A piece of the pie: legal tech start-ups are hiring from Big Four firms to offer their own consultancy services © FT Montage/Getty Images

When UnitedLex recruited five senior staff with extensive experience at the Big Four accounting firms, the hires were a statement of intent. By appointing senior figures from professional services firms earlier this year, the legal tech company was reinforcing its strategy to offer services as well as products.

Legal technology companies such as UnitedLex are also now winning big investments from backers that include private equity giants — even the Big Four accountancy firms. And this development is another indication of their move into offering new services to compete with lawyers and consultants — and of their increased firepower in a once nascent market. Among the UnitedLex hires were David Clarke, former PwC digital strategy and innovation leader, and Mike Duggan, who was a partner at Deloitte for 10 years.

At the same time, though, the Big Four firms, including auditor Deloitte, have been fighting back. In the past year, they have spent heavily on hiring from high-growth legal technology companies, to expand their own legal departments.

Until recently, this legal technology market used to be dominated by small companies offering single solutions to lawyers, such as tools to speed up document reviews, or to spot key words amid reams of court filings. Now, however, the tech companies are competing with law firms for the first time by offering consultancy, which was previously the preserve of professional services firms.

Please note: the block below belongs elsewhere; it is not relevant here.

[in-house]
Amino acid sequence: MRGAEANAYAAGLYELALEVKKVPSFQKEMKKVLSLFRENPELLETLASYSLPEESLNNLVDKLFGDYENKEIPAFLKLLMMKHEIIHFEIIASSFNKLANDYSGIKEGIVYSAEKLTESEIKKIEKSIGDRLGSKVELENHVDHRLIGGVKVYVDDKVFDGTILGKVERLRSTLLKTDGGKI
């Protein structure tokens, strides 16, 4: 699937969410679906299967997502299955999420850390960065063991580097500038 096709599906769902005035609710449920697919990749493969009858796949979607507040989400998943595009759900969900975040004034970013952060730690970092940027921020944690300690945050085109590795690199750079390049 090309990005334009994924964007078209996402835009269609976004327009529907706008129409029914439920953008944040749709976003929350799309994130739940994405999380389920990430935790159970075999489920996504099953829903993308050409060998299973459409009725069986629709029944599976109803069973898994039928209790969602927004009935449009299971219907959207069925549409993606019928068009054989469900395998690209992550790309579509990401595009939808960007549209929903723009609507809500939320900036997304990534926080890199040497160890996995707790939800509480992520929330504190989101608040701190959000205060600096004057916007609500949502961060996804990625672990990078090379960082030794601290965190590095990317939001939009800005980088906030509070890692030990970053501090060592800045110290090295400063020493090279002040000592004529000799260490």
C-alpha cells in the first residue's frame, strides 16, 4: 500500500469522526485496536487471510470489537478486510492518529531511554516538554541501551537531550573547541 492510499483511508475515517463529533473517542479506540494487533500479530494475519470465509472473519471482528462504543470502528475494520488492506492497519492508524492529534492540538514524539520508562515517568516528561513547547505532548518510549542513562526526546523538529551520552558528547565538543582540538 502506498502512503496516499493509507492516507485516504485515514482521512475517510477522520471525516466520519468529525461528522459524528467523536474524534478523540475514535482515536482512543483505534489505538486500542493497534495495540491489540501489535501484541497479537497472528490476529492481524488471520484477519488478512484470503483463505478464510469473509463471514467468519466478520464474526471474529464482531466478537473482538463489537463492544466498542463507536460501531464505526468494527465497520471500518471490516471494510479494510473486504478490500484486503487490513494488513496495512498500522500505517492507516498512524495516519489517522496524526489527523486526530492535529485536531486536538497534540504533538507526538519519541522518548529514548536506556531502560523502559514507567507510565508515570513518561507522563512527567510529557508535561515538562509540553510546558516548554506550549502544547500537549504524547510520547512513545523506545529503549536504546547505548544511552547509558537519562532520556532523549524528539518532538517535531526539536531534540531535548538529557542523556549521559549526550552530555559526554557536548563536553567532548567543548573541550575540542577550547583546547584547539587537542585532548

“There is much more momentum and investment [in law tech] now,” says Eleanor Weaver, chief executive at legal tech company Luminance. “There is a sense that this could be the new fintech market.”

In 2019, Thomson Reuters and Legal Geek estimated that the amount invested into UK legal tech start-ups had been rising year-on-year and had reached £260m in total. But, globally, the sums have been far higher. In 2014, European private equity firm Permira invested $200m in the US’s LegalZoom, a company that lets customers create legal documents without a lawyer, to take a controlling stake. In 2018, private equity firm CVC raised the stakes by investing $500m into UnitedLex, in one of the biggest deals yet with a legal provider. 

In return, the Big Four have been swiping high-profile executives from successful legal tech start-ups to bolster their own legal divisions.